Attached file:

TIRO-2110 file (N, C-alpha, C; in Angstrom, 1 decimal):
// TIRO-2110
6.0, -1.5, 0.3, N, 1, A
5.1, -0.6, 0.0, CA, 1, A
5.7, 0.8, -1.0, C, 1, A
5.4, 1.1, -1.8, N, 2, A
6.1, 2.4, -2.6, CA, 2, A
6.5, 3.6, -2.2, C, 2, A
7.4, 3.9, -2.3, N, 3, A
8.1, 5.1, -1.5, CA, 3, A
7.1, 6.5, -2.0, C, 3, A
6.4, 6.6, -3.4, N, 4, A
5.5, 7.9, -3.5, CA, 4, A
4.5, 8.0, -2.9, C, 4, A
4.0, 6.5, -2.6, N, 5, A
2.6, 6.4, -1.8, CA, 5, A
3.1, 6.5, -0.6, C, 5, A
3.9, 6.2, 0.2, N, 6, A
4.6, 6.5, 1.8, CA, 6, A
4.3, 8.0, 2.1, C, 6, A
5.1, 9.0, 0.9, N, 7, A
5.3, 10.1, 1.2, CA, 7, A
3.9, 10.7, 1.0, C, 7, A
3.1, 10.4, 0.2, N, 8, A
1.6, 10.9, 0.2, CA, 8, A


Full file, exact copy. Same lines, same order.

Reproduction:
TIRO-2110 file (N, C-alpha, C; in Angstrom, 1 decimal):
// TIRO-2110
6.0, -1.5, 0.3, N, 1, A
5.1, -0.6, 0.0, CA, 1, A
5.7, 0.8, -1.0, C, 1, A
5.4, 1.1, -1.8, N, 2, A
6.1, 2.4, -2.6, CA, 2, A
6.5, 3.6, -2.2, C, 2, A
7.4, 3.9, -2.3, N, 3, A
8.1, 5.1, -1.5, CA, 3, A
7.1, 6.5, -2.0, C, 3, A
6.4, 6.6, -3.4, N, 4, A
5.5, 7.9, -3.5, CA, 4, A
4.5, 8.0, -2.9, C, 4, A
4.0, 6.5, -2.6, N, 5, A
2.6, 6.4, -1.8, CA, 5, A
3.1, 6.5, -0.6, C, 5, A
3.9, 6.2, 0.2, N, 6, A
4.6, 6.5, 1.8, CA, 6, A
4.3, 8.0, 2.1, C, 6, A
5.1, 9.0, 0.9, N, 7, A
5.3, 10.1, 1.2, CA, 7, A
3.9, 10.7, 1.0, C, 7, A
3.1, 10.4, 0.2, N, 8, A
1.6, 10.9, 0.2, CA, 8, A